Similarly, the auto mechanic training or training in tailoring skills can have a technology enabled component that provides the advantage of accessing learning anytime-anywhere. And, another aspect of e-learning is that the content can be streamlined for quality and consistency by giving the learner flexible options and multiple entry and exit points.
Technology goes where the trainers cannot!
It is a well-known fact that we are running short of qualified and experienced trainers. Most skilling initiatives are affected by the dearth of trainers who have had industry exposure. How do we increase the number of trainers in a short time? It is quite a challenge to produce so many trainers in vocational space that demands a different kind of orientation to train the dropouts or the underprivileged. So, there’s a social element to making training aspirational and popular.
When we have reach the length and breadth of India and penetrate really deep, we don’t find many trainers who are willing to relocate, travel or take up challenging assignments. Now imagine, if we are able to establish a network of training centers and equip them with IT systems that can beam virtual classes. Or, give them access to high quality training content in a recorded version.
Need for blended learning and flexible training delivery
Today, access to skill based training is limited due to classroom based delivery mechanisms. The goal of Skill India mission is to skill millions of youth, by facilitating placement and promoting entrepreneurship. We need to strive for the right blend to expand our outreach. In fact, to some extent, learning from gadgets or any digital form arouses curiosity in the subject and this may also help in creating and sustaining interest in the subject matter. Moreover, since the youth segment is already inclined towards mobile devices, it would be really worthwhile to tap the potential of digital devices in delivering training. This will also add a bit of playfulness and a flavour of gaming, if the content is designed creatively and innovatively in many industry sectors. There’s great scope and untapped potential; if this is done strategically, blended learning could soon become the preferred mode of skilling across India!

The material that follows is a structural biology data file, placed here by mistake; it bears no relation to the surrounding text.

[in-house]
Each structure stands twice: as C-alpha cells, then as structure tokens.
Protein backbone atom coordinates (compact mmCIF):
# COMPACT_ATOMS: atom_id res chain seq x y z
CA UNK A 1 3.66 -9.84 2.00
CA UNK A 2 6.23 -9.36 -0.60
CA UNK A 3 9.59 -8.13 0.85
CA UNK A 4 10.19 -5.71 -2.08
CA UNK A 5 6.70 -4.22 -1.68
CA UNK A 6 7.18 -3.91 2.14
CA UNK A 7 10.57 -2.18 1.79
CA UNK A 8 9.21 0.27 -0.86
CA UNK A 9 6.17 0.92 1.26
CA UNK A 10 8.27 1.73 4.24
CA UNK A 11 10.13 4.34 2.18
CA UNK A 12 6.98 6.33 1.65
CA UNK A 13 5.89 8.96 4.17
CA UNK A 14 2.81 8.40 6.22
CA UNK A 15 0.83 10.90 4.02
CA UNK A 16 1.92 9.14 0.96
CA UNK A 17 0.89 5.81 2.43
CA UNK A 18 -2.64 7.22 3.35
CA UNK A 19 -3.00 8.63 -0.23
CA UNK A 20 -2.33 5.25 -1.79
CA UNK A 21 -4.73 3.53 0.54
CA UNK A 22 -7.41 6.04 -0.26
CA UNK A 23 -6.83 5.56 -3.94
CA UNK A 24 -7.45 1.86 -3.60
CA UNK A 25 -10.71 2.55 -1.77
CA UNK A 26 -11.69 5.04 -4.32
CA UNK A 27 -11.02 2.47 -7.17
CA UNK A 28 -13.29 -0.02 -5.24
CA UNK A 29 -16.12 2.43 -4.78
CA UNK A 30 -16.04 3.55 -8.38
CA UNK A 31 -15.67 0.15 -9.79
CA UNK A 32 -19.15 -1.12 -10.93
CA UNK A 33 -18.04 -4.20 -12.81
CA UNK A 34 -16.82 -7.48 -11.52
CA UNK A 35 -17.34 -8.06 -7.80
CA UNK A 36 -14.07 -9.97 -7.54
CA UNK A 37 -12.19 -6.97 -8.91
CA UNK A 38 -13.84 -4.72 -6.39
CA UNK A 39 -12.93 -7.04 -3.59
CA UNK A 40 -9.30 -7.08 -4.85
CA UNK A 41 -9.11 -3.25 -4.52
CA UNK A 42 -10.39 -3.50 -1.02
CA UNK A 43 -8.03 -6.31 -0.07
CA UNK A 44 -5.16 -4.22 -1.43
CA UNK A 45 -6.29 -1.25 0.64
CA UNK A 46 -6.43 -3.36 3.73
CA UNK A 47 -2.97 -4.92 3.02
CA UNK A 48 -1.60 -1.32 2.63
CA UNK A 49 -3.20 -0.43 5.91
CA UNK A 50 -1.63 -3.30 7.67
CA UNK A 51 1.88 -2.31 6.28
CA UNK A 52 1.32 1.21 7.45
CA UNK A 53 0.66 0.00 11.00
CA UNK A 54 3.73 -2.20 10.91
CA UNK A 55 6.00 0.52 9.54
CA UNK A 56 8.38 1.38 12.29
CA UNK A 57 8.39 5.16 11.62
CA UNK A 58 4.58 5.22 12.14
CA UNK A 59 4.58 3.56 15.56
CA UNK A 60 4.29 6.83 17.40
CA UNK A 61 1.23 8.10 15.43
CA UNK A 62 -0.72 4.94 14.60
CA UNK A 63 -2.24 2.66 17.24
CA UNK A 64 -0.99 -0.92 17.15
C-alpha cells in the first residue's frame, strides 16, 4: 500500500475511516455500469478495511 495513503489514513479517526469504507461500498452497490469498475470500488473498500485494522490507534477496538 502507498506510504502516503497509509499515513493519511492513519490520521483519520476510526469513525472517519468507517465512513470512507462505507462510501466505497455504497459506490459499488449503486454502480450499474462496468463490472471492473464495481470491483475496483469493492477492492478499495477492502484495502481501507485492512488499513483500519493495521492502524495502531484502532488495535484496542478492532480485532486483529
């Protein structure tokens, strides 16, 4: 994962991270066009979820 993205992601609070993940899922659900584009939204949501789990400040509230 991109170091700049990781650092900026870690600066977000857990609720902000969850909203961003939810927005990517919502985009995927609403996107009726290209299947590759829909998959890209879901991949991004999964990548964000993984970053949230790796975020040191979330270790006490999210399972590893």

Advantages of Blended Learning in skill development
Blended learning actually enhances the training of the faculty instead of replacing him/her. The fear can be removed only by educating the training organizations on how technology will supplement training. The cost can be worked out by reusing media/content while planning and development.
Blended learning can help in standardization of content and training delivery. In case of trainer shortage the training can be run with help of facilitator. Mobile apps are fast replacing computer based learning in the vocational space. It has leveraged the power of the ubiquitous device to deliver anytime, anywhere technical training. And, it comes at an affordable cost!
Skill development going the MOOC way!
India, as a country, needs a little more time to be ready for MOOC based skill training. The digital penetration needs to improve a lot more before embarking in this area. The e-learning modules can be run in training center labs / corporate skill centers. Government along with private partners should focus on developing digital usage among the rural sectors. Also MOOCs largely work on the model of self learning but for this the way India learns has to change. At best MOOCs can be supplemental and not the only way of acquiring skills.